CBS News Correspondent Elaine Cobbe reports the trans-Atlantic case began nearly seven months ago, when two Paris-based anti-racism groups sued Santa Clara, Calif.-based Yahoo!, angry that French people had access to more than 1,000 objects of Nazi memorabilia on the site at auctions.yahoo.com.
The groups, the Union of Jewish Students and the International League Against Racism and Anti-Semitism (LICRA), argued that Yahoo! is breaking the law in France, where it is illegal to sell or display objects that promote racism. A Paris judge ordered Yahoo! to pay fines to the two groups, and later asked a team of experts to search for ways to filter French users from the site and all other sites deemed racist.
"The SS objects were the objects seen by the deportees and by the wives of the deportees when their children were taken away from them in the concentration camps," said Marc Knobel, of LICRA, arguing in favor of restricting access to the auction site. "It's possible to do something (about this) but it's important to do something quickly. It's important that French justice does not make a fool of itself."
The Yahoo! French-language portal site does not carry the Nazi auctions, but anyone in France can easily click onto the U.S. sister site and find any Nazi or neo-Nazi material which may be up for auction, as is legal under U.S. freedom-of-speech law.
Yahoo!'s lawyers have argued that it would be impossible to keep French people off the site, as cyberspace has no borders. The company is also worried the case could set a global precedent that would leave Web sites vulnerable to legal attacks from abroad.
In Paris on Monday, three technology experts said the Yahoo! site could indeed be partially controlled - but at least one of the specialists expressed caution about setting such a precedent.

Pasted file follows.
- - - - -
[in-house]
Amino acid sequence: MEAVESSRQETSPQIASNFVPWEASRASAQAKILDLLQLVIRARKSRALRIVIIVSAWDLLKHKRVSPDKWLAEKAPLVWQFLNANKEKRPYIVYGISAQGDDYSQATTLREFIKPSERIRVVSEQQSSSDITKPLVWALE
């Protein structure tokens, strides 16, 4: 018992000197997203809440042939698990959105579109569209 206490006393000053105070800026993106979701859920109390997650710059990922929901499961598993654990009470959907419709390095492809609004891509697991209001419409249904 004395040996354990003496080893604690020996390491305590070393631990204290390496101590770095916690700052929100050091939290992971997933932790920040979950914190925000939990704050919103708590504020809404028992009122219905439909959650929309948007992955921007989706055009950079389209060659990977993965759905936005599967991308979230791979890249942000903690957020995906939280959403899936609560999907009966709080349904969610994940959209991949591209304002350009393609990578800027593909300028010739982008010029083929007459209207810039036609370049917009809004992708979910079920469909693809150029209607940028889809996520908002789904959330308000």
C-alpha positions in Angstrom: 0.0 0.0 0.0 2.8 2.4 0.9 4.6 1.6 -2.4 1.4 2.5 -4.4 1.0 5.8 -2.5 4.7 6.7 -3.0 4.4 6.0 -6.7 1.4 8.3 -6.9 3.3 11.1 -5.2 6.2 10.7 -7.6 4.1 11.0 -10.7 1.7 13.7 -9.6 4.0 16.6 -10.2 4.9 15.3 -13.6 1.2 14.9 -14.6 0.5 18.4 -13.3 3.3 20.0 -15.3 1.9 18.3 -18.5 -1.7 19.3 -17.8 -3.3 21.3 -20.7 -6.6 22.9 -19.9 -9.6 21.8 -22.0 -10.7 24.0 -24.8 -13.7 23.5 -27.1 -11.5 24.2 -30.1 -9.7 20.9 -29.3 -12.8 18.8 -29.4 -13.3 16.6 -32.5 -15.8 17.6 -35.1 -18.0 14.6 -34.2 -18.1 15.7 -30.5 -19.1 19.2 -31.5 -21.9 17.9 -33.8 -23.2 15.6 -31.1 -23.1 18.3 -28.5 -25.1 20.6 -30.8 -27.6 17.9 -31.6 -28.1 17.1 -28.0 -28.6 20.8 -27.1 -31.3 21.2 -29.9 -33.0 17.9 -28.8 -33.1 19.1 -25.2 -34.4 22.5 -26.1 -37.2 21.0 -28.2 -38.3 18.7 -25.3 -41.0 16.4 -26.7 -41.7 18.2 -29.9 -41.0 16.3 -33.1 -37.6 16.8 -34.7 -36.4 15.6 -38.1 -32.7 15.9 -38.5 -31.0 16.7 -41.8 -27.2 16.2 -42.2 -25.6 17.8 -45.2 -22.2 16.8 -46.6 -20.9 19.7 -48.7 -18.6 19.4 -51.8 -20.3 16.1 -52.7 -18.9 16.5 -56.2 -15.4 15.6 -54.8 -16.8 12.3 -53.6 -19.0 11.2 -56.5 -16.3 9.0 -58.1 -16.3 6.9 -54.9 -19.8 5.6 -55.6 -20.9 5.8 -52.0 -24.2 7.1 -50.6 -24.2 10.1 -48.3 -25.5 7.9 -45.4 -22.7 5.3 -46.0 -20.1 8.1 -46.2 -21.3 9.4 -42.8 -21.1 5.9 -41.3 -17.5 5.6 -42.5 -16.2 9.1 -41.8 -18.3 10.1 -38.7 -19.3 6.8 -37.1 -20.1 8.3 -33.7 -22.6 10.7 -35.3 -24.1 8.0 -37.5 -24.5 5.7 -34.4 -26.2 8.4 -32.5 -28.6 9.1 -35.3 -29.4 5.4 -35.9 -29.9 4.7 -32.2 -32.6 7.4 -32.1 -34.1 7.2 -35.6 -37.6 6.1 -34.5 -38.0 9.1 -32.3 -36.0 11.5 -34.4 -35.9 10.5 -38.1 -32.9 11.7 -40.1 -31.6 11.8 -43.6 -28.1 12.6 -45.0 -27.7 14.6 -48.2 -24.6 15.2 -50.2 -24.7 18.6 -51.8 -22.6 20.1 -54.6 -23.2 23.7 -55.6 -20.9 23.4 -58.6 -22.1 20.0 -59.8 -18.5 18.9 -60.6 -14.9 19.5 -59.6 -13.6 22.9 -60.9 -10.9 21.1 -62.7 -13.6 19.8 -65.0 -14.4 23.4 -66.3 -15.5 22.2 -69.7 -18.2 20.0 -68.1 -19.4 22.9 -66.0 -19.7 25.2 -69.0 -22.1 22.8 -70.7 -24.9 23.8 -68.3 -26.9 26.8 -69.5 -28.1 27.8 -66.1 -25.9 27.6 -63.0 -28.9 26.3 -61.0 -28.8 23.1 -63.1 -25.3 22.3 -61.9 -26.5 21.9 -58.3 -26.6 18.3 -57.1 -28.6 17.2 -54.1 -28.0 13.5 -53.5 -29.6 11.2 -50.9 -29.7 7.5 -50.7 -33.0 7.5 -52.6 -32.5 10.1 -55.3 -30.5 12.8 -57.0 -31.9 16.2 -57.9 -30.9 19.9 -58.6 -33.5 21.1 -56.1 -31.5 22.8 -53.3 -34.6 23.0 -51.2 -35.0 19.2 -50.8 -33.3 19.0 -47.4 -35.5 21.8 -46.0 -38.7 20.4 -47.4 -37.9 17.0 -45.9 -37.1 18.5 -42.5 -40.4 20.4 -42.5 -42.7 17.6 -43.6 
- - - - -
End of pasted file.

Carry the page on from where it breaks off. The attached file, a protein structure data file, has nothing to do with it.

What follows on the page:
After months of research, French expert Francois Wallon and American Vinton Cerf testified that it would be possible to detect 70 percent of Web surfers who use an easily identifiable French Internet service provider to access the auction site. Britain's Ben Laurie was also on the team but was unable to attend the hearing.
"Identification would be more difficult for the other 30 percent who use an international access provider such as AOL," Wallon said. The experts suggested that users be required to fill out an online form stating their nationality - while recognizing that people could easily lie.
Cerf, a founding father of the 'Net, expressed doubts about whether such attempts were worthwhile.
"The Internet is very open, and all technical solutions are permeable," Cerf said. "Those who want to reach a blocked site will learn how o bypass the keywords that block it."
But the experts said that attempting to block every racist site from French users would clearly be impossible.
"There are 100 million Internet sites in the world," he said. "In five years, there will be a billion. Even if we only block some of them, the list is long. And if we block too many of them, we risk blocking the whole system."
Paris Judge Jean-Jacques Gomez is expected to rule on the case Nov. 20.
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